South Burlington, Vermont

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South Burlington, Vermont
South Burlington City Hall (2015)
South Burlington City Hall (2015)
Official seal of South Burlington, Vermont
Location with Chittenden County and Vermont
Location with Chittenden County and Vermont
Coordinates: 44°27′7″N 73°10′54″W / 44.45194°N 73.18167°W / 44.45194; -73.18167Coordinates: 44°27′7″N 73°10′54″W / 44.45194°N 73.18167°W / 44.45194; -73.18167
CountryUnited States
StateVermont
CountyChittenden
Incorporated1865 (town)
1971 (city)
Government
 • City ManagerJessie Baker
Area
 • Total29.58 sq mi (76.62 km2)
 • Land16.49 sq mi (42.71 km2)
 • Water13.09 sq mi (33.91 km2)
Elevation
328 ft (100 m)
Population
 (2020)
 • Total20,292
 • Density1,230.56/sq mi (475.11/km2)
Time zoneUTC-5 (Eastern (EST))
 • Summer (DST)UTC-4 (EDT)
ZIP code
05403, 05407
Area code802
FIPS code50-66175[2]
GNIS ID1459577[3]
Websitesouthburlingtonvt.gov

South Burlington is a city in Chittenden County, Vermont, United States. As of the 2020 U.S. Census, the population of the city was 20,292.[4] It is home to the headquarters of Ben & Jerry's and Vermont's largest mall, the University Mall.

History[edit]

The area of South Burlington was first granted by the Province of New Hampshire as part of Burlington township on June 7, 1763.[5]

The town of Burlington was organized circa 1785. In 1865, the unincorporated village of Burlington was chartered as a city. The remaining area of the town of Burlington was incorporated by charter of the State of Vermont as a separate town with the name South Burlington in the same year, 1865.[6] The town of South Burlington was later incorporated as a municipality in 1971 becoming the City of South Burlington.

City Center Initiative[edit]

The City Center Initiative is a proposal to create a walkable downtown for the City of South Burlington. The public is investing in infrastructure to support gathering spaces, mobility and economic vitality. public infrastructure.[7] The over 300-acre area targeted to be developed and redeveloped is zoned for mixed-use including residential, commercial, and cultural spaces. The main components under design or construction by the city are a city hall, senior center and public library, streets and parks. Two main streets, Market Street and Garden Street, will be constructed and/or reconstructed to form the central routes through "City Center". These streets will be outfitted with bicycle and walking facilities, lined with trees, and include stormwater infiltration surfaces. Along these streets will be mixed-use buildings primarily for use by lower-level retail and upper-level residential units. In addition, a 7+ acre plot has been redeveloped as a public park, with walking paths through a forest, a children's discovery area, and natural art landmarks.[8]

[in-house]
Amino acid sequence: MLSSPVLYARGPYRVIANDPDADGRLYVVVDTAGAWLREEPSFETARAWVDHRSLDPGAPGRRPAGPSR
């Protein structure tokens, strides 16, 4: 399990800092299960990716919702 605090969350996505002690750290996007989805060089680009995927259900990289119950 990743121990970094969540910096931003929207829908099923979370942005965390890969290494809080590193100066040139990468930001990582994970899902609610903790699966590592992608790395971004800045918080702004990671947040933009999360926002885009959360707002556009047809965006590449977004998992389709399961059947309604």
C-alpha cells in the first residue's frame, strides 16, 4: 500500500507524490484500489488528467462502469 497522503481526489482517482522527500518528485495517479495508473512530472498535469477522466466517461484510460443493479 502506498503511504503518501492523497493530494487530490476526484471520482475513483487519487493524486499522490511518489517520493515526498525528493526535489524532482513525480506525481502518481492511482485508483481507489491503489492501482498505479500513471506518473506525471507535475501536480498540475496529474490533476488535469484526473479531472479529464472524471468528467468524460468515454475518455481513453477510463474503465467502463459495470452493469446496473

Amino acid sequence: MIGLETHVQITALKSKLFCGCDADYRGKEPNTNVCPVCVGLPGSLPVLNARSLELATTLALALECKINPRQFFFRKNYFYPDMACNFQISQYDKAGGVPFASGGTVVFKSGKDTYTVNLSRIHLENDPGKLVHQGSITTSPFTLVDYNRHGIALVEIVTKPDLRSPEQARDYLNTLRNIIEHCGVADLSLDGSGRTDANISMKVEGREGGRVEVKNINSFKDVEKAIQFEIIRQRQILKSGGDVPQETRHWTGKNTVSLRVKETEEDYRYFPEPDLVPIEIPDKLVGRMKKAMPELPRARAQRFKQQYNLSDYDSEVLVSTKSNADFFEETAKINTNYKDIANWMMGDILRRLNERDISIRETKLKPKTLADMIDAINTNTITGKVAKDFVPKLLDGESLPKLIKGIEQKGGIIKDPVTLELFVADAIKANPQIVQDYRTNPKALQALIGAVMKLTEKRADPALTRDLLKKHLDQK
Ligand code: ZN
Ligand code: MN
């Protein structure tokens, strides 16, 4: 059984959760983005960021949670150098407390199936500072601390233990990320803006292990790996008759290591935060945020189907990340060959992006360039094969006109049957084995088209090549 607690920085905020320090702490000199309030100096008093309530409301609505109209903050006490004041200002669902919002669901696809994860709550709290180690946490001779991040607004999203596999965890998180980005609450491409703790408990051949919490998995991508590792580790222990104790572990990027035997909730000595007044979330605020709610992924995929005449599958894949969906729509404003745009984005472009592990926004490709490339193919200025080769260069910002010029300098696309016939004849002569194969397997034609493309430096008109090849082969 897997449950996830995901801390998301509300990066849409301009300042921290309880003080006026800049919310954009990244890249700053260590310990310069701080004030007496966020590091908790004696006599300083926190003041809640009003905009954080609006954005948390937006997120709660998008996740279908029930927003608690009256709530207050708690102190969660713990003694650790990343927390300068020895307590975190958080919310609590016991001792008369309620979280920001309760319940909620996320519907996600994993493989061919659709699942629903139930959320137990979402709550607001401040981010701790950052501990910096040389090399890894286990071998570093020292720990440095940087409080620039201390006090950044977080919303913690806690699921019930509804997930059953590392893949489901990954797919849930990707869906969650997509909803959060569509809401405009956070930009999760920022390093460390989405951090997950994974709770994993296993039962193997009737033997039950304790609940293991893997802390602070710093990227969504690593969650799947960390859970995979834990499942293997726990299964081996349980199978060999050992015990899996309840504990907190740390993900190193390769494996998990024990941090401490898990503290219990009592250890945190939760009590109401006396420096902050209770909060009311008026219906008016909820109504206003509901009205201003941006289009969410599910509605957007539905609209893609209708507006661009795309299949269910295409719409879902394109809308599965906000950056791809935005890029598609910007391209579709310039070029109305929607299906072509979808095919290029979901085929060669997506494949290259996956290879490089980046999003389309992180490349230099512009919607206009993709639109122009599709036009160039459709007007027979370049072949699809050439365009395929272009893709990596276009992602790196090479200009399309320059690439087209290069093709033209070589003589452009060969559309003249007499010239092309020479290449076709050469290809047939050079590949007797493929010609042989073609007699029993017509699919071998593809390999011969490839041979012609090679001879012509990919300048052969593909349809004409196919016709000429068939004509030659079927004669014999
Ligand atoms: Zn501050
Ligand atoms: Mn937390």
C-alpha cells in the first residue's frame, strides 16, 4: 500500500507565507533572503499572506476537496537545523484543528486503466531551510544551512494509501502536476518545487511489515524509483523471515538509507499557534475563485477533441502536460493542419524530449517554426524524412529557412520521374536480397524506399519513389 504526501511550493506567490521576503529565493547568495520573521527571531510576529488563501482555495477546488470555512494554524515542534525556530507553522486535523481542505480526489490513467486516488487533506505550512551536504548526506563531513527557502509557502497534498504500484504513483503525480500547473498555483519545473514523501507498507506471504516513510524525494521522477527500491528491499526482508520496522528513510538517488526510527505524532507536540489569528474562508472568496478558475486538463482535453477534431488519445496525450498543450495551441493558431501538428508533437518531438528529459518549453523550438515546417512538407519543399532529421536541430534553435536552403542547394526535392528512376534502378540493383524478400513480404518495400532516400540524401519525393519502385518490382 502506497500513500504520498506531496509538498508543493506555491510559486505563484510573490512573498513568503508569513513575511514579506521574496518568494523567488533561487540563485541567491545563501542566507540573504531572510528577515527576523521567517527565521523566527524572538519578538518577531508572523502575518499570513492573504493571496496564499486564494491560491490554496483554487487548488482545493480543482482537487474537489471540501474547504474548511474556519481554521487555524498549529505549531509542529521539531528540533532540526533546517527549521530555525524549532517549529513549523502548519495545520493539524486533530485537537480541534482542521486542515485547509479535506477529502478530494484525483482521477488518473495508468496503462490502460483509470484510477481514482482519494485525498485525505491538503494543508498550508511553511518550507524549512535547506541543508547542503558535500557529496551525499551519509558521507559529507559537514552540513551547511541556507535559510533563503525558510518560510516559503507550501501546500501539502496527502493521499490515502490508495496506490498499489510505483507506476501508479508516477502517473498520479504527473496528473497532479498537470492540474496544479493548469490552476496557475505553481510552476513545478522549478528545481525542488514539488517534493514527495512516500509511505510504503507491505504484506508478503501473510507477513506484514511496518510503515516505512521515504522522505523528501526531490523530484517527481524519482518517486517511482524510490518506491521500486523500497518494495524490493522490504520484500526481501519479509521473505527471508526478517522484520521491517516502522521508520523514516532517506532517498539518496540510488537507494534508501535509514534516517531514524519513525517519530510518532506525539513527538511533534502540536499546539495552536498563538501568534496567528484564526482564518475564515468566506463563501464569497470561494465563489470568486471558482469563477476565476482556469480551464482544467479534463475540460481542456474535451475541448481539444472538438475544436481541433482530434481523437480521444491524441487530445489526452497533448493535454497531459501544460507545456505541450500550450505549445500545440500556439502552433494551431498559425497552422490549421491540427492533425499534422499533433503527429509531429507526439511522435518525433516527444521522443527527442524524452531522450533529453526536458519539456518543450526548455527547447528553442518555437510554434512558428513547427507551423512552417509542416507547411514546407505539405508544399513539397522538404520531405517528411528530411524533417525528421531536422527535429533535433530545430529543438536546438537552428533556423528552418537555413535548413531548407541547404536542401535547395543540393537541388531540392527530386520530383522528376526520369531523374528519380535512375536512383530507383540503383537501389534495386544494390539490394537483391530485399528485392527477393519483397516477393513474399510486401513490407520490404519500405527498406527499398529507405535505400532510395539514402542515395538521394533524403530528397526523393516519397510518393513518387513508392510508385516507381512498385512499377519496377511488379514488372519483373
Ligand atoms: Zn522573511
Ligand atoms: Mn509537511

Geography[edit]

Located in western Chittenden County, South Burlington is bordered by the municipalities of Burlington to the northwest, Winooski and Colchester to the north, Essex to the northeast, Williston to the east, Shelburne to the south, and Shelburne Bay on Lake Champlain to the west. A large portion of Lake Champlain west of Burlington, extending west to the New York state line, is also part of South Burlington. The Winooski River runs east–west through the north side of the city, at Burlington.

According to the United States Census Bureau, the city has a total area of 29.6 square miles (76.6 km2), of which 16.5 square miles (42.7 km2) is land and 13.1 square miles (33.9 km2), or 44.25%, is water.[9]

Demographics[edit]

Historical population
Census Pop.
180065
1810684.6%
182012076.5%
183013512.5%
1840121−10.4%
18501275.0%
1860121−4.7%
1870791553.7%
1880664−16.1%
189084527.3%
190097114.9%
1910927−4.5%
19209381.2%
19301,20328.3%
19401,73644.3%
19503,27988.9%
19606,903110.5%
197010,03245.3%
198010,6796.4%
199012,80919.9%
200015,81423.5%
201017,90413.2%
202020,29213.3%
U.S. Decennial Census[10]

It is also one of the principal municipalities of the Burlington, Vermont metropolitan area.

2010 census[edit]

As of the census[2] of 2010, The population density was 1,121.2 people per square mile (670.5/km2). There were 8,429 housing units at an average density of 507.8 per square mile (150.8/km2).

2020 census[edit]

The 2020 census estimates that there were 19,578 people living in South Burlington.[11] There were 8,764 households and the average number of persons residing in one household was 2.15.[12]

Race and ethnicity as of the 2020 Census Estimates:[13]

White 90.0% (87.6% non-Hispanic or Latino)
Black or African American 1.2%
Hispanic or Latino 3.7%